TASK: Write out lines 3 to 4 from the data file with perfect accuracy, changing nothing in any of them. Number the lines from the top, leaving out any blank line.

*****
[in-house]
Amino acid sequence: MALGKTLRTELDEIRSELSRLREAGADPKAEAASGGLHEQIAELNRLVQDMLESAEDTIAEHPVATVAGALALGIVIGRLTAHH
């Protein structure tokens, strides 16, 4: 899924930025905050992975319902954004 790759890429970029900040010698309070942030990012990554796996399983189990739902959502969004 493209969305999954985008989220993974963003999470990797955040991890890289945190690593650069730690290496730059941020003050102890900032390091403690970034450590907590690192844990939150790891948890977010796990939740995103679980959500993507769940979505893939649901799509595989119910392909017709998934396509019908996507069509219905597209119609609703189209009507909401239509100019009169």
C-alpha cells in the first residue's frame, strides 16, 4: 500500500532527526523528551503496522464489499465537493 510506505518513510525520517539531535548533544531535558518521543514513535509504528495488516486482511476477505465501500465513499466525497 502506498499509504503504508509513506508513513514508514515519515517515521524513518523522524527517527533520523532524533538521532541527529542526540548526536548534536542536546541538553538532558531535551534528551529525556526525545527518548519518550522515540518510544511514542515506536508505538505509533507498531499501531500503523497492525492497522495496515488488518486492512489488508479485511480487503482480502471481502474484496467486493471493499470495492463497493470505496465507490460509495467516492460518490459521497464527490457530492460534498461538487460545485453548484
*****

């Protein structure tokens, strides 16, 4: 899924930025905050992975319902954004 790759890429970029900040010698309070942030990012990554796996399983189990739902959502969004 493209969305999954985008989220993974963003999470990797955040991890890289945190690593650069730690290496730059941020003050102890900032390091403690970034450590907590690192844990939150790891948890977010796990939740995103679980959500993507769940979505893939649901799509595989119910392909017709998934396509019908996507069509219905597209119609609703189209009507909401239509100019009169």
C-alpha cells in the first residue's frame, strides 16, 4: 500500500532527526523528551503496522464489499465537493 510506505518513510525520517539531535548533544531535558518521543514513535509504528495488516486482511476477505465501500465513499466525497 502506498499509504503504508509513506508513513514508514515519515517515521524513518523522524527517527533520523532524533538521532541527529542526540548526536548534536542536546541538553538532558531535551534528551529525556526525545527518548519518550522515540518510544511514542515506536508505538505509533507498531499501531500503523497492525492497522495496515488488518486492512489488508479485511480487503482480502471481502474484496467486493471493499470495492463497493470505496465507490460509495467516492460518490459521497464527490457530492460534498461538487460545485453548484